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Receiver chip gains HD radio certification

Posted: 22 Aug 2008     Print Version  Bookmark and Share

Keywords:HD Radio technology  HD radio receiver  FM performance 

SiPort Inc. said that its device has received ''HD Radio Ready'' certification from iBiquity Digital Corp. IBiquity is the developer and licensor of HD Radio technology.

SiPort's device, dubbed the SP1010, is a single-chip, HD radio receiver said to provide digital and analogue FM performance for the mobile, tabletop and automotive aftermarket segments.

SiPort will begin shipping the receiver chip in volume in September. LG-Innotek is currently sampling its HD Radio module based on SiPort's SP1010. The company will be in production by year's end.

HD Radio was developed by iBiquity Digital. The technology allows digital radio signals to ride the same airwaves as today's analogue AM and FM radio broadcasts, bringing additional content, crystal-clear sound, and location-based data services, the companies said.

That company is neither a content owner nor broadcaster; rather, its technology lets radio stations simulcast compressed digital audio and traditional analogue audio without shifting to new frequency bands.

IBiquity recently claimed that the Rs.4,285.85 ($100) price point for HD Radio receivers has been ''smashed.'' The new HD Radio receivers are made by Coby, iLuv, JVC, Pioneer, Radiosophy and Sony. The latest prices represent a 30 per cent reduction compared to a year ago.

This could also be a major event for start-up SiPort. "HD Radio certification is an important milestone for SiPort and validates our commitment to delivering the highest performance HD Radio solution," said Sid Agrawal, CEO of SiPort, in a statement. "The certification of the SiPort single-chip SP1010 HD Radio solution gives our customers a best-in-class solution for audio and data services on both mobile and traditional radio platforms."

Formed in 2004, SiPort is a fabless semiconductor company developing mixed signal RF and digital base band wireless receiver chips supporting multiple Digital Broadcast Standards. Investors in the start-up include Lightspeed Venture Partners, Morgenthaler, New Venture Partners and Intel Capital.

The start-up is reportedly betting the first application for its chip will be portable GSP devices, given HD Radio's ability to datacast real-time traffic information from local radio stations in far more detailed and comprehensive fashion than is currently available via the analogue FM band.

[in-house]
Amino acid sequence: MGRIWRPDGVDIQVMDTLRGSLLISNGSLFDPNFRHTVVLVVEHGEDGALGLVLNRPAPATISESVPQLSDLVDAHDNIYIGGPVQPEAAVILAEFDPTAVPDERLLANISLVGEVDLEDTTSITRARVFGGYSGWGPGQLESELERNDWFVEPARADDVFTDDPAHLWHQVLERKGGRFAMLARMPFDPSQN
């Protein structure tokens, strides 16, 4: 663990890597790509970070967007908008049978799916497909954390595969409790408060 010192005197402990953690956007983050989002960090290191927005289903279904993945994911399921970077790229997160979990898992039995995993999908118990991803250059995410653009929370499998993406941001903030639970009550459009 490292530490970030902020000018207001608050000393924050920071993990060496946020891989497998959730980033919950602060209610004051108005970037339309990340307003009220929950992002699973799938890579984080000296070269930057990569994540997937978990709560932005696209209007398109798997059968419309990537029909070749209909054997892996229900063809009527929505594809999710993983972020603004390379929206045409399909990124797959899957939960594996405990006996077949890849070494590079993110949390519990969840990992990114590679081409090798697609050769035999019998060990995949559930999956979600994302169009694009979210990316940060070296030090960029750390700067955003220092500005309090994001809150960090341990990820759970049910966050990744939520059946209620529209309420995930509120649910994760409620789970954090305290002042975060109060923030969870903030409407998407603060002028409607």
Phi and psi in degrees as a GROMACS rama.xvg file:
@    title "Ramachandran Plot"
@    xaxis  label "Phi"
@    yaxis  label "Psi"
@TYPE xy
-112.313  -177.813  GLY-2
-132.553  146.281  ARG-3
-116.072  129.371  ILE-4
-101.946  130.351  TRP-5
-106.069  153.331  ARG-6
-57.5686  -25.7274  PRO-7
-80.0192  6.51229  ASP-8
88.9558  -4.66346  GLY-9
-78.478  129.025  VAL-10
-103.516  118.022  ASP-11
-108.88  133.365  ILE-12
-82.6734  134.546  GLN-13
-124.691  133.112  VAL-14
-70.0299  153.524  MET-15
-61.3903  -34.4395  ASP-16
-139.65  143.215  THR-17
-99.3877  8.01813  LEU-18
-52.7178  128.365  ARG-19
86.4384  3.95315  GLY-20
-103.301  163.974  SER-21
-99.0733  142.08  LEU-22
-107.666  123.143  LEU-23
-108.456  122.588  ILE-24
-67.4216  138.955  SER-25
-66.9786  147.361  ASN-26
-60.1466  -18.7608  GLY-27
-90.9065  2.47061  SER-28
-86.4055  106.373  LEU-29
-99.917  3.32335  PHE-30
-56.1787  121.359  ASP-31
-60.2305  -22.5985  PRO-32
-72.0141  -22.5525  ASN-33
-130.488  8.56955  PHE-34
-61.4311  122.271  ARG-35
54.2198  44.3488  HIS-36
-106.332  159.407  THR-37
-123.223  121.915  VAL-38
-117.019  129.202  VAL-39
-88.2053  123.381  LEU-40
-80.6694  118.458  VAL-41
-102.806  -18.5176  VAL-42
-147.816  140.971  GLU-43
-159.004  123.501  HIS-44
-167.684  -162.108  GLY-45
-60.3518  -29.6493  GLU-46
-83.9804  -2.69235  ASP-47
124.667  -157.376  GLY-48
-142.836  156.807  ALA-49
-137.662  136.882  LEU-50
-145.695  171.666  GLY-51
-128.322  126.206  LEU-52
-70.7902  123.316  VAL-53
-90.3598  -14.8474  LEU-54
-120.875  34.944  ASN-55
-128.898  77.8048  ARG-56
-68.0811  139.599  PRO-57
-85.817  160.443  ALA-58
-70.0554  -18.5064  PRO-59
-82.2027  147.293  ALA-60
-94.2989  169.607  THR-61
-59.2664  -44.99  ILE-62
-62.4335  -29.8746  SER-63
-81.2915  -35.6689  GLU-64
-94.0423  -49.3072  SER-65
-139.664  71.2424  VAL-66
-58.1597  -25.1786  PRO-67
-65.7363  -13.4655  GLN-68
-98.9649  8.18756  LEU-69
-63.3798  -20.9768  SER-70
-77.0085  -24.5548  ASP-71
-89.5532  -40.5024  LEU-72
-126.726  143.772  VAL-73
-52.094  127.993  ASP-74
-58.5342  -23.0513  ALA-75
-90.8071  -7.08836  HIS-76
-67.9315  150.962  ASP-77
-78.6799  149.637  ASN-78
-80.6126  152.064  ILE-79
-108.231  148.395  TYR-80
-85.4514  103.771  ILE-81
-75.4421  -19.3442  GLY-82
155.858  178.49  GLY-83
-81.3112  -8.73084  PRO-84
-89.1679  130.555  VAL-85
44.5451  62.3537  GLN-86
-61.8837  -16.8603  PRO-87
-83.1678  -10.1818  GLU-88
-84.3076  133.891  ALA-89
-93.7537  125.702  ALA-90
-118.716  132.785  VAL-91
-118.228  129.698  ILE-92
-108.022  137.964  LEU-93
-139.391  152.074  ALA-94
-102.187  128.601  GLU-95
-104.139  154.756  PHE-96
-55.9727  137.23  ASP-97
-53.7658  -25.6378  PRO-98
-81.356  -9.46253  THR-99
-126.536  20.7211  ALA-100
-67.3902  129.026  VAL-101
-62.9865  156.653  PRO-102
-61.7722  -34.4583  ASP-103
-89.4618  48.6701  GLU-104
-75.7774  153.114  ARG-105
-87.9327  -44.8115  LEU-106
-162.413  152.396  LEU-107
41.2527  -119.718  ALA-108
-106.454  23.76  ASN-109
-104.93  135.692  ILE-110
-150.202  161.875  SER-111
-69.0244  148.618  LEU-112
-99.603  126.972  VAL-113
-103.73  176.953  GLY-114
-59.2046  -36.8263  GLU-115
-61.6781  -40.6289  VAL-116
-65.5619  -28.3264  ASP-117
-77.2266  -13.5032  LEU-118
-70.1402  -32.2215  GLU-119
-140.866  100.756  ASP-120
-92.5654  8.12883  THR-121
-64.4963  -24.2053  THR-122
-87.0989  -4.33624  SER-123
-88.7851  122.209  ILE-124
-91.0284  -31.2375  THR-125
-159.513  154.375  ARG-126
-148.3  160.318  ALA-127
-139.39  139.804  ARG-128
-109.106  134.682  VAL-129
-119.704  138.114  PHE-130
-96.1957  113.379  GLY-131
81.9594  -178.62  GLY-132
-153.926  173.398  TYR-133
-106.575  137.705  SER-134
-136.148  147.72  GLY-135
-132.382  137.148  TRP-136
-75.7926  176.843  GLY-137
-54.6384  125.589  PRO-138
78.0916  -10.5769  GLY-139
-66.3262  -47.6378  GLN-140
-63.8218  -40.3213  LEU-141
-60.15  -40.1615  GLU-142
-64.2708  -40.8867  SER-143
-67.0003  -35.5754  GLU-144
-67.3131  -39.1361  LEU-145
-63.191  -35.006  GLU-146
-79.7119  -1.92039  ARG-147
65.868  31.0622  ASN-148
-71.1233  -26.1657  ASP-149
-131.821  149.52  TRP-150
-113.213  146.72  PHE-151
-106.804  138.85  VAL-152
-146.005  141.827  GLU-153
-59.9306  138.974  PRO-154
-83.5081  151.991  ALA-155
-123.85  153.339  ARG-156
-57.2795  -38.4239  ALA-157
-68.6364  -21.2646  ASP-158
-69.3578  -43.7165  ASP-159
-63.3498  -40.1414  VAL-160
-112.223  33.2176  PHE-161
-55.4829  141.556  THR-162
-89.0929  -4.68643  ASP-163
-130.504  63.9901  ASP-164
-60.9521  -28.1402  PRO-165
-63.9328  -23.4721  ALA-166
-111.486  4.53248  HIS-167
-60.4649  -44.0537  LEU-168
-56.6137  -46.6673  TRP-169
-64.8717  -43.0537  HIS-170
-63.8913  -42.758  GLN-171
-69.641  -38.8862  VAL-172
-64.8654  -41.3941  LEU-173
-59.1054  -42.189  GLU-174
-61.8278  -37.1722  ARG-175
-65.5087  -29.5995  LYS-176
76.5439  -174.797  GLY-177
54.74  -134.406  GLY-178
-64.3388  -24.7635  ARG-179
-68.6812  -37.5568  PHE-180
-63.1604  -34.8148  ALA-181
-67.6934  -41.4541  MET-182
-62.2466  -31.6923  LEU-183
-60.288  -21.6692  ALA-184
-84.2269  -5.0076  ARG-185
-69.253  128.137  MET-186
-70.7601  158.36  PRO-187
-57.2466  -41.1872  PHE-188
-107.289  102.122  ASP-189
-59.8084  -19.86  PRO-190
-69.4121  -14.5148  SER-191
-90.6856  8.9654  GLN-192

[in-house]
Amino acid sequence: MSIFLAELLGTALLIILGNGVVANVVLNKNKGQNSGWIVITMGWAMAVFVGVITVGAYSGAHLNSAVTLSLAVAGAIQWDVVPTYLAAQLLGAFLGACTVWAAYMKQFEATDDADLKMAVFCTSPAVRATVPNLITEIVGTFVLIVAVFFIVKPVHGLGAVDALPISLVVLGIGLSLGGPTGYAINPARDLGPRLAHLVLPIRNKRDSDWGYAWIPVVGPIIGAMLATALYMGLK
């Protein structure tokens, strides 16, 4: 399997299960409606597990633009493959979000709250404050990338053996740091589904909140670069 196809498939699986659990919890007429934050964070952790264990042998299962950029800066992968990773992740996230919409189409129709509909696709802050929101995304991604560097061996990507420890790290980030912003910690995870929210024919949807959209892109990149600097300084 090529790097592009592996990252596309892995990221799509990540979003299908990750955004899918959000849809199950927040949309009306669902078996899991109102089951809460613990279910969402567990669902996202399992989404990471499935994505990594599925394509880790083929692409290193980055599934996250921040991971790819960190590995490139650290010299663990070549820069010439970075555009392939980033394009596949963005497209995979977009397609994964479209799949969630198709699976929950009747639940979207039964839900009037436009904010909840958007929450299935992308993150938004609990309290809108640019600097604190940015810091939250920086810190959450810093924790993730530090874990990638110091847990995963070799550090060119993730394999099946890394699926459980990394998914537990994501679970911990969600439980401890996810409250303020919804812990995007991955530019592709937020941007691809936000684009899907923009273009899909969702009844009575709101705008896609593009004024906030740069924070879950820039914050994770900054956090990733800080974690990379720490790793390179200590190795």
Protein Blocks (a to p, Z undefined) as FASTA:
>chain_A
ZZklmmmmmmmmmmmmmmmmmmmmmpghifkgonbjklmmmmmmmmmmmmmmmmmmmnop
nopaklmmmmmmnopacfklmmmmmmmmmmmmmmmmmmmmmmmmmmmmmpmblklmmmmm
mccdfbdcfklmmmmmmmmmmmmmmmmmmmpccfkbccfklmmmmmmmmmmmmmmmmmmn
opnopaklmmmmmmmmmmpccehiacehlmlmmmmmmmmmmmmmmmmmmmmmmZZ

On the business front, there have been mixed results in the overall digital radio sector. Despite a six-year market presence, there remains confusion surrounding satellite and digital radio ''due to the introduction of multiple digital radio standards,'' according to iSuppli Corp.

Still, by 2014, global shipments of satellite radios will rise to 89 lakh (8.9 million) units, nearly double the 46 lakh (4.6 million) in 2007, iSuppli predicts. In 2008, shipments are expected to rise by 13.3 per cent to reach 52 lakh (5.2 million) units.

In March, the U.S. Department of Justice (DOJ) ruled in favour of a merger between satellite radio operators Sirius and XM Satellite Radio Inc.

''This is good news for strategic planners in the automotive business, as well as top-tier and aftermarket suppliers that have spent the last 18 months 'on hold' pending this merger,'' said Richard Robinson, an analyst for iSuppli, in a report.

''Satellite radio providers Sirius and XM have retained end-to-end control of their value chain, from hardware to content. This has allowed them to develop an entire ecosystem with the freedom to push through proprietary broadcast and receiver standards,'' he said. ''In contrast, most other digital broadcast standards have required significant buy-in from third parties. The result has been patchy acceptance of most other digital radio formats. With the merger approved, Sirius and XM now are free to expand their business using their successful business model to a wider audience.''

iSuppli also is encouraged by BMW's decision to roll out HD radio as a standard feature in all its U.S. vehicles starting in September. The market realises ''that until car makers begin to offer digital radio technologies as standard features in vehicle head units, the additional cost of installing digital radio as an option will continue to be a deterrent to wider adoption,'' Robinson said.

- Mark LaPedus
EE Times

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